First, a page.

Bioflavonoids

A class of related nutrients colloquially called 'Vitamin P' sharing a similar structure, subdivided into further classes; moderately well researched and causative of many benefits associated with vegetable intake.

This page features 2 unique references to scientific papers.


Confused about what actually Works?
MUST GET: Supplement Stack Guides - Saving You Money & Time

   


Become an Examine.com Insider for FREE and join over 50,000 insiders.

Join and get an exclusive look at Dr. Yoni Freedhoff's brilliant op-ed in our upcoming Examine.com Research Digest

We will never sell your email address. You can unsubscribe at any time.

About Dr. Yoni Freedhoff

Yoni Freedhoff, MD, is an assistant professor of family medicine at the University of Ottawa, where he’s the founder and medical director of the Bariatric Medical Institute. Dr. Freedhoff is considered to be Canada’s most outspoken obesity expert, and is the author of "The Diet Fix," a #1 national Canadian bestseller.


'Bioflavonoids' are a class of nutrients found in plants that share one of three similar structural backbones; a simple disambiguation of their structures and subcategories can be found here.

They are broken down into Flavones, Isoflavonoids, and Neoflavonoids initially. Each of these categories can be broken down further, but this page encompasses them all.

There are some properties that these compounds possess that is common to their structure, and some differences exist between compounds because of their structure. For example, due to their structure Isoflavonoids are more potent at interacting with estrogen when compared to Flavones.[1][2]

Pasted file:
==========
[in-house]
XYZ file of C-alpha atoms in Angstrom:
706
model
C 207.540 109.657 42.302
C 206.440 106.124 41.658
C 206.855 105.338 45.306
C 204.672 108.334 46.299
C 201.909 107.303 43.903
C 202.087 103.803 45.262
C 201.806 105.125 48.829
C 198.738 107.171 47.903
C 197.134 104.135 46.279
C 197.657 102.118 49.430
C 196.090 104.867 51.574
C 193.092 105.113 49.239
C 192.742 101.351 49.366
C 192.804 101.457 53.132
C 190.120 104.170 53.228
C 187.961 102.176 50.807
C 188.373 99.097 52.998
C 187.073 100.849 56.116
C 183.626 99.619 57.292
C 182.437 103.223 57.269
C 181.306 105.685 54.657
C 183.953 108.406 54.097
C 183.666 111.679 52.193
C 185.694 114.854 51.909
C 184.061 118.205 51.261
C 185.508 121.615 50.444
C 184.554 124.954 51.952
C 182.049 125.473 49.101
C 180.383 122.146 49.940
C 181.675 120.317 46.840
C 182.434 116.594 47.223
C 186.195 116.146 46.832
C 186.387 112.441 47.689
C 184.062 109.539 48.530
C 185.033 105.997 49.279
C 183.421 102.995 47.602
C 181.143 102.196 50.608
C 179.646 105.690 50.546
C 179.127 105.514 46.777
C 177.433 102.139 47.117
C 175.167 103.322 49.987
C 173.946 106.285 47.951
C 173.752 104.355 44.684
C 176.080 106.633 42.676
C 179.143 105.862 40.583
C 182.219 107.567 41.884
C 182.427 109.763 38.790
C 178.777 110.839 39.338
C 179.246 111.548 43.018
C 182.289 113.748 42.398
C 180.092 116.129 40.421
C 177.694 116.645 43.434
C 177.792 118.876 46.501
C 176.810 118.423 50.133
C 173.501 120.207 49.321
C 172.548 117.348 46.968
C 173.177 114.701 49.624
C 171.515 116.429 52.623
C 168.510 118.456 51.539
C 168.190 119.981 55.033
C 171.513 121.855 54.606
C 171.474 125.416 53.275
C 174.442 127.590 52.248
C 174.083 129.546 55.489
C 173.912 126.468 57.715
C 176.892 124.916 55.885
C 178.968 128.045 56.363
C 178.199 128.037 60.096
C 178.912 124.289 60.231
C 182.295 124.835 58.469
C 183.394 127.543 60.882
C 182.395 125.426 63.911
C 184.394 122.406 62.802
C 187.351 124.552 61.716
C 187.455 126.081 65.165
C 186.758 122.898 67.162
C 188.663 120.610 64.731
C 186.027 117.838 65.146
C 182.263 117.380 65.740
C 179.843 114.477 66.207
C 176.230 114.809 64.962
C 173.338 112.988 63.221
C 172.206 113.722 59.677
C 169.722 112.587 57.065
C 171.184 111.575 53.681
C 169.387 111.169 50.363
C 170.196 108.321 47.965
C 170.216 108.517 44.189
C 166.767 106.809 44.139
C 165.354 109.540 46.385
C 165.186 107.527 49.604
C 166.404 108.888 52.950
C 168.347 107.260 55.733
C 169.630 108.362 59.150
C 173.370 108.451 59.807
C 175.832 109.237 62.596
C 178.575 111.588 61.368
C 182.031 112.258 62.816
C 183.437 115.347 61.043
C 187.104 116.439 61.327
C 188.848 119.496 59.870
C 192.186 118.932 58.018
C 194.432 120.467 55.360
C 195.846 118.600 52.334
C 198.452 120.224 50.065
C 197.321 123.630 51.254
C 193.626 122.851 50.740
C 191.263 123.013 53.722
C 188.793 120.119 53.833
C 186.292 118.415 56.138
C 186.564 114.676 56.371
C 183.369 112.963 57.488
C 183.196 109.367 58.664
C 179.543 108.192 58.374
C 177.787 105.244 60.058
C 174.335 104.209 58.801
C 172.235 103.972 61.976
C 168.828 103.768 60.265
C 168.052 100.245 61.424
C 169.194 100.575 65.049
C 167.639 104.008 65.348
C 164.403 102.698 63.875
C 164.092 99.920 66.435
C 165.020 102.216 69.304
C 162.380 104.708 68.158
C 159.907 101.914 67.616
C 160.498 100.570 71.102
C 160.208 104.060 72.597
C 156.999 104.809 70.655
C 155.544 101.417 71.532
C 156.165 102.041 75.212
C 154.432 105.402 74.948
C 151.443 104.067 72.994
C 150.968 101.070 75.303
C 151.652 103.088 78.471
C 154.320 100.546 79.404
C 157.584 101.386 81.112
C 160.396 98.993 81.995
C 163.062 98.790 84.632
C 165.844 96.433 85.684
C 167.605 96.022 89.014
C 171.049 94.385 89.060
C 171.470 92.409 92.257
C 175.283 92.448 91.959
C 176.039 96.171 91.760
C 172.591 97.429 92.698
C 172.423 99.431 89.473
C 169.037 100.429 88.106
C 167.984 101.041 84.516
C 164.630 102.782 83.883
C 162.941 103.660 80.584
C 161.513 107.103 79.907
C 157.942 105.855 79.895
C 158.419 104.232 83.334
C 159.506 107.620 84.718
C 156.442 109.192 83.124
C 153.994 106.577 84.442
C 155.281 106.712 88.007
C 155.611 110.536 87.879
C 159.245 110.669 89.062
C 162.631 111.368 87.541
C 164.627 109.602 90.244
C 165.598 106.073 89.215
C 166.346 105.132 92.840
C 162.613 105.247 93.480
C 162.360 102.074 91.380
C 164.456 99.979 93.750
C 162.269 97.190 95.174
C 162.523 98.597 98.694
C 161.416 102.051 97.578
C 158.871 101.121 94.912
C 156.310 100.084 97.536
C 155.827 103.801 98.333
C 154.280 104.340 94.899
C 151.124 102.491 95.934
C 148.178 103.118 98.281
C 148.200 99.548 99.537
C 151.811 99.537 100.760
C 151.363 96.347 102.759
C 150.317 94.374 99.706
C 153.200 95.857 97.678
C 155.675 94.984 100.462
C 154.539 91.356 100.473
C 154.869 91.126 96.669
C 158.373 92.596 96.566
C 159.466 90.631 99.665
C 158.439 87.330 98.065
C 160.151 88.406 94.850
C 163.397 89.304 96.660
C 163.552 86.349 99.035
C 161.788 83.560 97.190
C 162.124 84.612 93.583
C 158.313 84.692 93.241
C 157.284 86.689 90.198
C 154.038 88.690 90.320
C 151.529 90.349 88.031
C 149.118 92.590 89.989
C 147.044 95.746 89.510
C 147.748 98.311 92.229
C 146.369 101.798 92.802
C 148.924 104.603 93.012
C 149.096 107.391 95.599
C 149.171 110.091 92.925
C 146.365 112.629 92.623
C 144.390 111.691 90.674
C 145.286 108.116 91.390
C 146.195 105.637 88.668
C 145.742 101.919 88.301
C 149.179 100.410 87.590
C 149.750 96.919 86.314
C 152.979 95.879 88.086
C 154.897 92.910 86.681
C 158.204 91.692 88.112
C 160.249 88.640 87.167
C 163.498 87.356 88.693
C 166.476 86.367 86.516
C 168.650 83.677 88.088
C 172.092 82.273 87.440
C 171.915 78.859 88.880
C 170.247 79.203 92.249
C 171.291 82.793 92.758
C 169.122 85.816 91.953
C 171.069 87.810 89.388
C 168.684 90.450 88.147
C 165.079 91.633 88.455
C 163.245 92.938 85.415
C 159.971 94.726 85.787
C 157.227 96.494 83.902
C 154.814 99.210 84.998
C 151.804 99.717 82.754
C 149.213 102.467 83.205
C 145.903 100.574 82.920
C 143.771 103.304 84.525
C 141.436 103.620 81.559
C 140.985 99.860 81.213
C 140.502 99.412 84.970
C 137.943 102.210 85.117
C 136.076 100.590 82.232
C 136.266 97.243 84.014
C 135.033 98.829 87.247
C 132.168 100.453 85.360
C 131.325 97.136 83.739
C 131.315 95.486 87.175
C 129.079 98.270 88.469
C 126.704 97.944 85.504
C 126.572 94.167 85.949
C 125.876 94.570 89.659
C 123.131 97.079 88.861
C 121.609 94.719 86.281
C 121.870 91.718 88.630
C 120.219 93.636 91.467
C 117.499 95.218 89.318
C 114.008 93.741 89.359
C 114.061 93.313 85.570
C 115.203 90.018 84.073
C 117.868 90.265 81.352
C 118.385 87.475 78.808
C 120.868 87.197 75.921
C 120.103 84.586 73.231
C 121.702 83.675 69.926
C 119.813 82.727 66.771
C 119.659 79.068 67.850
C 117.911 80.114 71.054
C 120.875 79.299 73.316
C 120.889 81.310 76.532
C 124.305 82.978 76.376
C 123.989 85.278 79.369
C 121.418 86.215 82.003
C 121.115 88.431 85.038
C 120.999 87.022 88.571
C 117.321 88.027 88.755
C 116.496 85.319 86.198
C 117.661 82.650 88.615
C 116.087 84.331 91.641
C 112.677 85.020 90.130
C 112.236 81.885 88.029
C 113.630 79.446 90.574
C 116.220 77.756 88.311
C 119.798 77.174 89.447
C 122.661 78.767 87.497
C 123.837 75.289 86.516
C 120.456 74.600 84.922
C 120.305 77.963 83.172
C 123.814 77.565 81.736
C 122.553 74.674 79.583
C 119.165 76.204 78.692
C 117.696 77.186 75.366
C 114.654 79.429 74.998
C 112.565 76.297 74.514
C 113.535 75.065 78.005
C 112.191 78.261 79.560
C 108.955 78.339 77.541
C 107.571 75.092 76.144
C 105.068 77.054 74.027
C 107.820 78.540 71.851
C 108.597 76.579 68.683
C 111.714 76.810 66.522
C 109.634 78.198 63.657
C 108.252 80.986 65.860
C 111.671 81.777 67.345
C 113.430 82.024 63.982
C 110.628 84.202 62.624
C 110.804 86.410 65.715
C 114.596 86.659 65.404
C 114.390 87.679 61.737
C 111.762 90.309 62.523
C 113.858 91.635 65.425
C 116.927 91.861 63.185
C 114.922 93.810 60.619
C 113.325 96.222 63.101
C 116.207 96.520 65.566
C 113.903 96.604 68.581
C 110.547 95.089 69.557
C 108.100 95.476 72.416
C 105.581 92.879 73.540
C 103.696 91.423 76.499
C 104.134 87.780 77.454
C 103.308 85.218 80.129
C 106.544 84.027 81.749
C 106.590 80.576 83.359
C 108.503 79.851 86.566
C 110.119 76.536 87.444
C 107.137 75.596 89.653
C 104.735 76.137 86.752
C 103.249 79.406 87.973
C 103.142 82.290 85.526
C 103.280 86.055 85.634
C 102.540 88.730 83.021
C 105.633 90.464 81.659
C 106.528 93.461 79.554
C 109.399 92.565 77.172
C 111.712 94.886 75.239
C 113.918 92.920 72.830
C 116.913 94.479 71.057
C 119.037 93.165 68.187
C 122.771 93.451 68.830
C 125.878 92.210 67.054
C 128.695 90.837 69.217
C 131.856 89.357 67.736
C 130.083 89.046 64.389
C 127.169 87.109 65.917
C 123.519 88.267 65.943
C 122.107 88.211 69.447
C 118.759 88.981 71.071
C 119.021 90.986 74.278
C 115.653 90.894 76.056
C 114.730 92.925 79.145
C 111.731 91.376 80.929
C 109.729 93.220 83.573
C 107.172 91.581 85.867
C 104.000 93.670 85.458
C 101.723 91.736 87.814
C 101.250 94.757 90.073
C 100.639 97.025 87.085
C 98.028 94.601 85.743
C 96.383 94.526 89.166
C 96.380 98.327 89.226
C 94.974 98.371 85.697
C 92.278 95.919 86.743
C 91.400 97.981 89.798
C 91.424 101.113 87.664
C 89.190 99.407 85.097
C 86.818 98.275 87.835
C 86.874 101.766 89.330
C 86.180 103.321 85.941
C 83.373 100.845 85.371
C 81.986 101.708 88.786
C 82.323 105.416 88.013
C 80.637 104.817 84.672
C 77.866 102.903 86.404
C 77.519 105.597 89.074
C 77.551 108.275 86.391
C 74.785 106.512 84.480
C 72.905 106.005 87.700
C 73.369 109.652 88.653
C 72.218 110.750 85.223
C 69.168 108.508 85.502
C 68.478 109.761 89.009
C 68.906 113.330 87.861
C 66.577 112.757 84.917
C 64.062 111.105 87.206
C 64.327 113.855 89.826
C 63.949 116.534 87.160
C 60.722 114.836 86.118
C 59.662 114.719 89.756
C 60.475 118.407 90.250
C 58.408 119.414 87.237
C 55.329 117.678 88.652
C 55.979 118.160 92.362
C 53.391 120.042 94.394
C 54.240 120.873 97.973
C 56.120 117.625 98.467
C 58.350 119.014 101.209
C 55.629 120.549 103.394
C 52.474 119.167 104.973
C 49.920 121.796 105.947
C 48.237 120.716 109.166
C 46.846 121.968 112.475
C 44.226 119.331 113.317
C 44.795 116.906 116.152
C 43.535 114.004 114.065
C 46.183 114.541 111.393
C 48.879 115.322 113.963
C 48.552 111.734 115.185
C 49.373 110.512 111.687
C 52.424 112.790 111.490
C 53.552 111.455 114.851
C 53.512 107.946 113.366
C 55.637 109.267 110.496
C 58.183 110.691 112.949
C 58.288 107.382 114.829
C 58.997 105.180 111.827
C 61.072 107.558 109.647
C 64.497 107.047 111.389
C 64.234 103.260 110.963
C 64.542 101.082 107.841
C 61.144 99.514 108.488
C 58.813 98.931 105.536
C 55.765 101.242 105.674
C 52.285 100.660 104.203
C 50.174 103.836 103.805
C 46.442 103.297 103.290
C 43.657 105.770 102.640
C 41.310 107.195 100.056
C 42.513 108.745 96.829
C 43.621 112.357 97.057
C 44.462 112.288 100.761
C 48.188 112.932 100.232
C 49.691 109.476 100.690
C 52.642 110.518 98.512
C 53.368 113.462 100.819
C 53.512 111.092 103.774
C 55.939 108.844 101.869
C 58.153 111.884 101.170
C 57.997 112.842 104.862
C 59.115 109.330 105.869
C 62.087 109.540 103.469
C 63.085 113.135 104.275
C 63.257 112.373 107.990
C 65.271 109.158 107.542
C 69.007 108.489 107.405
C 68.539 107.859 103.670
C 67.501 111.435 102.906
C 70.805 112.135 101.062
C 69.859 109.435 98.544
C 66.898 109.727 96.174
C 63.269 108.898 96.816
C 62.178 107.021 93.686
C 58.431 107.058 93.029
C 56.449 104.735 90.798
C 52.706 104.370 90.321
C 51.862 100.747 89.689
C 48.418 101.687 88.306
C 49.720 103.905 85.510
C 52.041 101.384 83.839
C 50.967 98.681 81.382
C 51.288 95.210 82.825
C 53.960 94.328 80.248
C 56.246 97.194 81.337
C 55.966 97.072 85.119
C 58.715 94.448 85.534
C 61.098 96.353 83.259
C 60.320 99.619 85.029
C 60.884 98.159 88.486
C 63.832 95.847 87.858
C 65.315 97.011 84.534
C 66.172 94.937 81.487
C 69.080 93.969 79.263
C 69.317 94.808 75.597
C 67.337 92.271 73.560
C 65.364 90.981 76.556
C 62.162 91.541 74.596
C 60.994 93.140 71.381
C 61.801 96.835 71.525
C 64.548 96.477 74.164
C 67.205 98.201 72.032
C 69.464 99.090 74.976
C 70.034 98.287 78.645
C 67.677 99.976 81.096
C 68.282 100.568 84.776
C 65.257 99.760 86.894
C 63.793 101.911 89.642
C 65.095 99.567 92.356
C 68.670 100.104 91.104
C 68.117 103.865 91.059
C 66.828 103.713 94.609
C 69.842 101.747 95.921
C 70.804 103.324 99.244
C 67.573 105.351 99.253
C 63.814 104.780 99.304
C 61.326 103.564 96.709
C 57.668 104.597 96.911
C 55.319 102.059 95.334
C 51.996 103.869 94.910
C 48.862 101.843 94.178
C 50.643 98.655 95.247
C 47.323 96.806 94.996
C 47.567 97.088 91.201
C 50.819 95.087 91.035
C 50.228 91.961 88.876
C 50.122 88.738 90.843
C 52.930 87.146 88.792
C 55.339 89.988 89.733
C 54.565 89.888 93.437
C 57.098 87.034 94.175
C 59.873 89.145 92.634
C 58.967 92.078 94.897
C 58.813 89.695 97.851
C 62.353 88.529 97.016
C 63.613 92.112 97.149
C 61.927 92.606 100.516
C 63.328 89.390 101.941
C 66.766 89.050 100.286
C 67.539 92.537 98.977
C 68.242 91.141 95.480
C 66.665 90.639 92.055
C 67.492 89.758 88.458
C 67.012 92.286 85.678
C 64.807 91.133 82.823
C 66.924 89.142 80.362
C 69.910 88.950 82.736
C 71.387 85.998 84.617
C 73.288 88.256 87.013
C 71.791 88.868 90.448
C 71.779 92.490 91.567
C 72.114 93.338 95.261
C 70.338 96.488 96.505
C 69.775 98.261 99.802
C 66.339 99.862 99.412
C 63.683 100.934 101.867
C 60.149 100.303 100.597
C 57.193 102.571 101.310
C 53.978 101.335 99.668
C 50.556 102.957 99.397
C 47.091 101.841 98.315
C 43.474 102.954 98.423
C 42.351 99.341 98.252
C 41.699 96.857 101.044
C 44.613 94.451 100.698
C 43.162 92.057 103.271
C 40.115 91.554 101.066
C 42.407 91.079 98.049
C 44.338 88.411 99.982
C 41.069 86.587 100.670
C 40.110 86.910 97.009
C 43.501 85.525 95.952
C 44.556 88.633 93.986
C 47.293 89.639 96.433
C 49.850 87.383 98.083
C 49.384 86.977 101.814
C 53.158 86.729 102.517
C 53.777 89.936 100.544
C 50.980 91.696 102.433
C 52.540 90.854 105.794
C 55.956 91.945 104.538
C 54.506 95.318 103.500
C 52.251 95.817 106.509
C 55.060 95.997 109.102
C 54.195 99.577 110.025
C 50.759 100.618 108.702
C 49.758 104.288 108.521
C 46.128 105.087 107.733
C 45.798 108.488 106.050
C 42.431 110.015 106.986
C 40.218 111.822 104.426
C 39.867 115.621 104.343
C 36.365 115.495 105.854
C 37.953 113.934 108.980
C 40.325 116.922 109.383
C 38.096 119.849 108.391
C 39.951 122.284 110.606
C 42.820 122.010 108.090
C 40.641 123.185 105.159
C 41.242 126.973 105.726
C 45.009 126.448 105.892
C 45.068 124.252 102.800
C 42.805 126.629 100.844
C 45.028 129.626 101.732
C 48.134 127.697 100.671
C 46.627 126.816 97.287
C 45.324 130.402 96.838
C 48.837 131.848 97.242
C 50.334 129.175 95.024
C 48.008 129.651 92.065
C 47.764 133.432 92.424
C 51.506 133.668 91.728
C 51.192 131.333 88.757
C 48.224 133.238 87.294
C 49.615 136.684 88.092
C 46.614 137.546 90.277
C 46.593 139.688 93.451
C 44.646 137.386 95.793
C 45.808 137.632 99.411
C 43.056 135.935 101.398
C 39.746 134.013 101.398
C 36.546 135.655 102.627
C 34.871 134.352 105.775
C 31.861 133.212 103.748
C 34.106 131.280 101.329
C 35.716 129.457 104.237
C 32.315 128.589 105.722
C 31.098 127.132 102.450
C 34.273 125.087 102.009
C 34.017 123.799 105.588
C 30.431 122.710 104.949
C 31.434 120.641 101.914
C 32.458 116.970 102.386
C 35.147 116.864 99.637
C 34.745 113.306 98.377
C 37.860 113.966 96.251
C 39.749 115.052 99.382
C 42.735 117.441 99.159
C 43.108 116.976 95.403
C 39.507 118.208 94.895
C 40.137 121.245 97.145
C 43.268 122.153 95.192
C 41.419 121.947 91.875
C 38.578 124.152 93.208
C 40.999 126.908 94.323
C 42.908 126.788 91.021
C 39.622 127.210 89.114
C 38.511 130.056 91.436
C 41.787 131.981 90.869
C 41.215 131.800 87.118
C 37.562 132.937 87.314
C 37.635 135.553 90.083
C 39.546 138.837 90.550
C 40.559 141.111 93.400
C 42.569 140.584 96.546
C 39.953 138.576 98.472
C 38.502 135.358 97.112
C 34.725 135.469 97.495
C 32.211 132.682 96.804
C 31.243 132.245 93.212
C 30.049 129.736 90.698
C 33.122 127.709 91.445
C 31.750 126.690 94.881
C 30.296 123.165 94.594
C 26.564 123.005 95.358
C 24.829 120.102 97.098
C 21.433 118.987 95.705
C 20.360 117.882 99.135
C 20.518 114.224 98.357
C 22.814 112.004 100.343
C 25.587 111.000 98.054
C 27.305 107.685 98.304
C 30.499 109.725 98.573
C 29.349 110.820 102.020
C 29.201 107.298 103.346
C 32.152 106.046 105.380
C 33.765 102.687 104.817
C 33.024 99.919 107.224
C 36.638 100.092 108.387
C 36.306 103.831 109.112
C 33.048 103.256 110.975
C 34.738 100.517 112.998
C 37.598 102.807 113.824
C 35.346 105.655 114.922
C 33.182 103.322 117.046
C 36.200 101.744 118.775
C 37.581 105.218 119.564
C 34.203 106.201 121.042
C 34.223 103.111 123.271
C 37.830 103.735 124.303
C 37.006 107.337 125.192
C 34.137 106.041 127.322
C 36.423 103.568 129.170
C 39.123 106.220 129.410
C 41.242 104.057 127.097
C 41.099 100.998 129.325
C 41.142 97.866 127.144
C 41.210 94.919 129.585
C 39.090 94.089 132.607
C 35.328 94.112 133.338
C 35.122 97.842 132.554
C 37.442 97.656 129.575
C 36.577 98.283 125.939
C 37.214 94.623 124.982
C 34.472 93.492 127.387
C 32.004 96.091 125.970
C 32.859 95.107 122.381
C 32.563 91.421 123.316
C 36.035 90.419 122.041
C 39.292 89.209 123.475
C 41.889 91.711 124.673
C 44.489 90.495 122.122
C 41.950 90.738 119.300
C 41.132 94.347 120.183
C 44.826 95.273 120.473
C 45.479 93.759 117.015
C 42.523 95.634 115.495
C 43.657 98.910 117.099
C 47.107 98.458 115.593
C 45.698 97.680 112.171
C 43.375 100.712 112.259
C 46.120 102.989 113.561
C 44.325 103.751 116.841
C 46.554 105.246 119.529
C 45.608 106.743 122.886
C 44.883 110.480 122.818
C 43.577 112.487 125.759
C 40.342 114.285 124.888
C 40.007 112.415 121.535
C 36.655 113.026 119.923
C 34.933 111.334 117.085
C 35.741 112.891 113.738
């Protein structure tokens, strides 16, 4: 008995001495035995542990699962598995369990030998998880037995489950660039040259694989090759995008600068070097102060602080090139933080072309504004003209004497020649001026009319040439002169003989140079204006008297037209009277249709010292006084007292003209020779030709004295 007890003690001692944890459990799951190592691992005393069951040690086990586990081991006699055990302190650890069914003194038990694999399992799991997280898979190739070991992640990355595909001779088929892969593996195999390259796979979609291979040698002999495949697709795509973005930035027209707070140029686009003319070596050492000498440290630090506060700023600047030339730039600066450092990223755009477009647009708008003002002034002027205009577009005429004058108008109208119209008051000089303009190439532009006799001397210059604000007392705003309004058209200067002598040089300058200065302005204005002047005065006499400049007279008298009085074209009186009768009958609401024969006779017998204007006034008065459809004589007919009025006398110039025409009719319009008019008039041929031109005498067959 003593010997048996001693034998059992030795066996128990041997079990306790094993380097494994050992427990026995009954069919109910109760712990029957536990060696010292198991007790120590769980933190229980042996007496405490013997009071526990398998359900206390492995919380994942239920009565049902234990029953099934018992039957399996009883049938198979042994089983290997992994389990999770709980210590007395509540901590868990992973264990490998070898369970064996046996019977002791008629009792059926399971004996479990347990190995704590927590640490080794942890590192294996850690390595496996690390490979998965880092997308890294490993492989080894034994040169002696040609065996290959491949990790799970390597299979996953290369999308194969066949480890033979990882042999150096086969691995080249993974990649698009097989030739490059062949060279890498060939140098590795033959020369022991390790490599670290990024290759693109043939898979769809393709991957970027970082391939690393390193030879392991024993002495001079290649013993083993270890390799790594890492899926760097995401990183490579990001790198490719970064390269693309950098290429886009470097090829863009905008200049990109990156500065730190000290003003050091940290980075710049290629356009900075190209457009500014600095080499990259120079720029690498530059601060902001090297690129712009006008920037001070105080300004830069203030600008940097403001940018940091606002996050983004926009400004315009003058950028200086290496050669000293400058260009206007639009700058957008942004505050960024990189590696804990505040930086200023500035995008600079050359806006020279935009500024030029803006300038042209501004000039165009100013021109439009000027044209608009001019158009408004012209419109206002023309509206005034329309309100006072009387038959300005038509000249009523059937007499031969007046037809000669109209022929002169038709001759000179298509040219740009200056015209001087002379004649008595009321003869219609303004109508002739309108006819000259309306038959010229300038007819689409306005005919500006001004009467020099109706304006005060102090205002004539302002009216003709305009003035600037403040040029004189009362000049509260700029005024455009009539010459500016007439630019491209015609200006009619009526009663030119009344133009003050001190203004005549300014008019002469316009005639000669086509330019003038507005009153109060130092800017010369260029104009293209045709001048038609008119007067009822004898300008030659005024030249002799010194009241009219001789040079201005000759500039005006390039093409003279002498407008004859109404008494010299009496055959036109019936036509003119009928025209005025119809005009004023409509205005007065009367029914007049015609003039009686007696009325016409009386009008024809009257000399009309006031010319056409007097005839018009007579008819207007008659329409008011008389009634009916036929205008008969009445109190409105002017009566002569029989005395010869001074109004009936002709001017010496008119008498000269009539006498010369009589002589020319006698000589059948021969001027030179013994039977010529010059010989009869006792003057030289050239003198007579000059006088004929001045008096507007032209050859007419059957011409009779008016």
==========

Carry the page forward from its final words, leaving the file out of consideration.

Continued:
Follow this Page for updates

Confused about Supplements?
Get the Stack Guides

Also Known As

Flavonoids


Do Not Confuse With

Polyphenols, Flavones, Flavanols, Flavonones; Disambiguation


The effects of bioflavonoids can sort of be grouped together into a 'General Overview' when getting them from foods.

They tend to be anti-carcinogenic, regulate hormonal status (although not too potently) and can confer long term benefits to bone and fat metabolism (stronger bones with lesser risk of osteopenia, less fat in the future although its a hard to place causation on bioflavonoids for this).

When supplemented, and taken away from foods, it is best to treat each molecule on an individual basis. A simple change can mean a world of a difference, and especially for this class dose is important.


Kurtis Frank

References

  1. Suetsugi M, et al. Flavone and isoflavone phytoestrogens are agonists of estrogen-related receptors. Mol Cancer Res. (2003)
  2. Kao YC, et al. Molecular basis of the inhibition of human aromatase (estrogen synthetase) by flavone and isoflavone phytoestrogens: A site-directed mutagenesis study. Environ Health Perspect. (1998)

(Common misspellings for Bioflavonoids include bioflavinoids, bioflavanoids, flavinoids, flavanoids, falvanoids, falvinoids, bioflavonoid, bioflavanoid)

(Common phrases used by users for this page include information bioflaonoids, http://examine.com/supplements/Bioflavonoids/, bioflavonoids to regulate hormone, bioflavonoids aromatase, biflavinoids, Bioflavanoids to regulate hormones)

(Users who contributed to this page include , )